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I have a Mac running OS X 10.6.8 and was working on my dissertation in Word, pressing Save regularly.

A message came up saying Word had to unexpectedly quit, and then when I went to open my document, the only version was one from four hours ago. I tried to access the autorecovery via two different ways, but there is nothing!

How can I find my dissertation?

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If you only lost 4 hours, you got away lucky. You should save to multiple separate locations/media any time you are working on "critical" documents. Computers love to eat "critical" documents; sure, it's anthropomorphizing, but it's observably true... try just searching for "autosave" on your disk. That might or might not find something. –  Ecnerwal Oct 20 '13 at 23:17
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2 Answers 2

I was trying to recover an unsaved file (I never saved it, was working on the document from the start) and had my computer on for around 15 days. I think I just assumed that I saved it at some point since I was working on it for so long and every time my Mac went off, the file would pop back up when it switched back on, until one day, where it didn't.

My main problem was that the folder that saves all the auto-recovered files wasn't located in the place it was supposed to be. It was in some random hidden folder (which I wouldn't have been able to locate unless I turned on the show hidden folders command).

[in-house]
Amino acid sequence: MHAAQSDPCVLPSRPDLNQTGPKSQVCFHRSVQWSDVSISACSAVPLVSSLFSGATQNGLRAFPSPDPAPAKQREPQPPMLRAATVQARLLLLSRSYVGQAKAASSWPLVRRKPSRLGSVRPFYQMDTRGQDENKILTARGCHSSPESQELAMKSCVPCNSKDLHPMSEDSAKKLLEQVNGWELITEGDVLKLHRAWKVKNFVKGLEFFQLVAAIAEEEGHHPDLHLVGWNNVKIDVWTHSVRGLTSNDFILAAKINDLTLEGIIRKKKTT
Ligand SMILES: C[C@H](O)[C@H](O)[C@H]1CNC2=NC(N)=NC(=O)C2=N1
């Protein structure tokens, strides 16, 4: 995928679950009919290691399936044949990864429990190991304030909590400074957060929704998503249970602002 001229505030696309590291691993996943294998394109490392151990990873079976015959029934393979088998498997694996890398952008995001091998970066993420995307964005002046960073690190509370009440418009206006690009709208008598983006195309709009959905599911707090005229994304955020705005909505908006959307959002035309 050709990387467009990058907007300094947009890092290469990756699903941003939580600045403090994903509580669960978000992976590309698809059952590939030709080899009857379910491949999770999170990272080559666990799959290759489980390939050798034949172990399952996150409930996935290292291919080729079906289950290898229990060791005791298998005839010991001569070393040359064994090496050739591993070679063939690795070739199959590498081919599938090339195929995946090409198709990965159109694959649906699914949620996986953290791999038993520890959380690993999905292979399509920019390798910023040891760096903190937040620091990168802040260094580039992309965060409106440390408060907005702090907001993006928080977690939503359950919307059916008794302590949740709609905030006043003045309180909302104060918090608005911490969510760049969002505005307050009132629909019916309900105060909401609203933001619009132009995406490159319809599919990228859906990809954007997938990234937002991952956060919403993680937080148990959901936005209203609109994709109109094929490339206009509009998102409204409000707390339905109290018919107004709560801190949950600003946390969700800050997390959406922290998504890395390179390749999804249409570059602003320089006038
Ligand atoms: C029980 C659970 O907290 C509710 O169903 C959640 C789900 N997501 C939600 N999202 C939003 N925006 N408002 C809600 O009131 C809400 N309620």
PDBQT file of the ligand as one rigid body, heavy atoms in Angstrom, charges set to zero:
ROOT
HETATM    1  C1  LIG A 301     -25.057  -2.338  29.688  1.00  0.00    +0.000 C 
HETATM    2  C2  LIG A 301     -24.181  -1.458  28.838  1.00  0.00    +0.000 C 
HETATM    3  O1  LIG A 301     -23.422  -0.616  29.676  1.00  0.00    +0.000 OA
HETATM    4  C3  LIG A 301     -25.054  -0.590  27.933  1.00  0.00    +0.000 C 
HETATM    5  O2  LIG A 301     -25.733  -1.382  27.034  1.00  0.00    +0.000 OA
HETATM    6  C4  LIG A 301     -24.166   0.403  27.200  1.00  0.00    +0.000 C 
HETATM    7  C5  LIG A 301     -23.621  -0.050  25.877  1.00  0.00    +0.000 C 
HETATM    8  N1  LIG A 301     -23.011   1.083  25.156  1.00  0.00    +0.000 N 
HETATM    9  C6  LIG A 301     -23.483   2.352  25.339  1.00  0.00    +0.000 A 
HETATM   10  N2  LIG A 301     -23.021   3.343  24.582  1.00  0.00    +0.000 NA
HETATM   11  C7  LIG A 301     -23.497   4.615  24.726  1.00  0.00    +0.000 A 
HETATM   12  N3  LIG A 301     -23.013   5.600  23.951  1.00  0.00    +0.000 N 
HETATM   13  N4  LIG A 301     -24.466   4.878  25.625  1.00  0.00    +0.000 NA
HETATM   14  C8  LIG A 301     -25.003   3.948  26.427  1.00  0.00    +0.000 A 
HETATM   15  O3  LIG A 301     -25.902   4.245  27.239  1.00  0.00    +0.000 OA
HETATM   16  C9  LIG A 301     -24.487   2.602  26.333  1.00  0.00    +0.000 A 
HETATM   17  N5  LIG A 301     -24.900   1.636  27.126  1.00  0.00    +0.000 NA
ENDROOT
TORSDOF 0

It wasn't even located in a Microsoft Office folder, as I said, completely random folders.

All I can say is – don't give up! If I can find my unsavedfile I'm sure you can too. Just make sure you locate that folder (Office 2011 Autorecovery) and go from there.

Tips:

  • Sometime no matter how many different searches you try, the file name won't appear. If you're lucky it can sometimes, but with me it didn't. If you're looking for that latest version of your file, it's best to locate that folder and see what is has for you.

  • See if Time Machine can help you. If it was turned on, maybe the snapshots or the file itself might be there to help you through

  • Make sure you make your hidden folders visible. I cannot stress how important this is.

  • Try to leave no folder unturned, well, that's a lot of folders, but let the date created section help you through.

Just remain calm and keep trying folks, if you need to download an external software to help you locate your files then don't hesitate in getting that too. It all depends on how important the work you lost is. If it worth the time and energy to search back for it.

Good luck!!

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If you've already examined the autorecovery files in ~/Documents/Microsoft User Data/Office 2011 AutoRecovery and there's nothing, you're out of luck.

For the future, here are some tips:

  • Office for Mac is terribly unstable. This is not a subjective statement—it's what I've experienced with all versions on several machines of colleagues and friends. I would never do critical work with Office for Mac, as I expect it to crash occasionally. Especially with large files such as dissertations. Honestly, I wouldn't recommend anyone to buy Office for Mac.

    Rather install Windows on your Mac through Boot Camp or in a virtual machine and work with a "regular" Office there, or use an alternative for writing documents, like Pages from the iWork suite. Or write your dissertation in LaTeX if you're up for it.

  • Always keep at least one backup. OS X has Time Machine, which keeps regular snapshots of your important files. And you don't even have to think about it, really: Just plug in a USB drive, and OS X will ask you to make backups on that drive. Keep the drive plugged in at any time. If something happens to your machine, or Office crashes again, you'll have a backup.

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